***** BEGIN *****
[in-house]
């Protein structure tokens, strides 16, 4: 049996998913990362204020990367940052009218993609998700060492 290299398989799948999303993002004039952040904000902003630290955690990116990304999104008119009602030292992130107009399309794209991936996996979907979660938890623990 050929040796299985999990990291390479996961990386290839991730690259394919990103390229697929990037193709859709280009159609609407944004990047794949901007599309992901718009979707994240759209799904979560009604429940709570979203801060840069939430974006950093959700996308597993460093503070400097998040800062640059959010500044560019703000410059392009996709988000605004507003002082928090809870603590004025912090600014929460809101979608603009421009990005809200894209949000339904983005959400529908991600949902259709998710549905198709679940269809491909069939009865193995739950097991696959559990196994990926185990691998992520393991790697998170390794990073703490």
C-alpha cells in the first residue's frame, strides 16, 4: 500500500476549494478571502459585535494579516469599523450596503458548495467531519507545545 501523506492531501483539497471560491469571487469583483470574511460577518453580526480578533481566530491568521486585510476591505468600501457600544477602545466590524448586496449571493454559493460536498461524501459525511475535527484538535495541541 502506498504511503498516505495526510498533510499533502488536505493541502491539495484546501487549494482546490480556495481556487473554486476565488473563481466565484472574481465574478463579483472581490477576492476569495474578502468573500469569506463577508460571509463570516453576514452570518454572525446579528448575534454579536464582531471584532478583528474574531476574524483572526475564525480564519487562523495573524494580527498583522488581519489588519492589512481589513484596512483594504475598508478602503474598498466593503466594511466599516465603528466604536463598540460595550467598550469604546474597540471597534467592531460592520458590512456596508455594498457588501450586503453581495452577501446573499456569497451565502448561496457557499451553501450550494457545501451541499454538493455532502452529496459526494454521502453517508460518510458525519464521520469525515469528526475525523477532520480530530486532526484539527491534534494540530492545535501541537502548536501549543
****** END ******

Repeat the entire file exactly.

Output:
[in-house]
């Protein structure tokens, strides 16, 4: 049996998913990362204020990367940052009218993609998700060492 290299398989799948999303993002004039952040904000902003630290955690990116990304999104008119009602030292992130107009399309794209991936996996979907979660938890623990 050929040796299985999990990291390479996961990386290839991730690259394919990103390229697929990037193709859709280009159609609407944004990047794949901007599309992901718009979707994240759209799904979560009604429940709570979203801060840069939430974006950093959700996308597993460093503070400097998040800062640059959010500044560019703000410059392009996709988000605004507003002082928090809870603590004025912090600014929460809101979608603009421009990005809200894209949000339904983005959400529908991600949902259709998710549905198709679940269809491909069939009865193995739950097991696959559990196994990926185990691998992520393991790697998170390794990073703490």
C-alpha cells in the first residue's frame, strides 16, 4: 500500500476549494478571502459585535494579516469599523450596503458548495467531519507545545 501523506492531501483539497471560491469571487469583483470574511460577518453580526480578533481566530491568521486585510476591505468600501457600544477602545466590524448586496449571493454559493460536498461524501459525511475535527484538535495541541 502506498504511503498516505495526510498533510499533502488536505493541502491539495484546501487549494482546490480556495481556487473554486476565488473563481466565484472574481465574478463579483472581490477576492476569495474578502468573500469569506463577508460571509463570516453576514452570518454572525446579528448575534454579536464582531471584532478583528474574531476574524483572526475564525480564519487562523495573524494580527498583522488581519489588519492589512481589513484596512483594504475598508478602503474598498466593503466594511466599516465603528466604536463598540460595550467598550469604546474597540471597534467592531460592520458590512456596508455594498457588501450586503453581495452577501446573499456569497451565502448561496457557499451553501450550494457545501451541499454538493455532502452529496459526494454521502453517508460518510458525519464521520469525515469528526475525523477532520480530530486532526484539527491534534494540530492545535501541537502548536501549543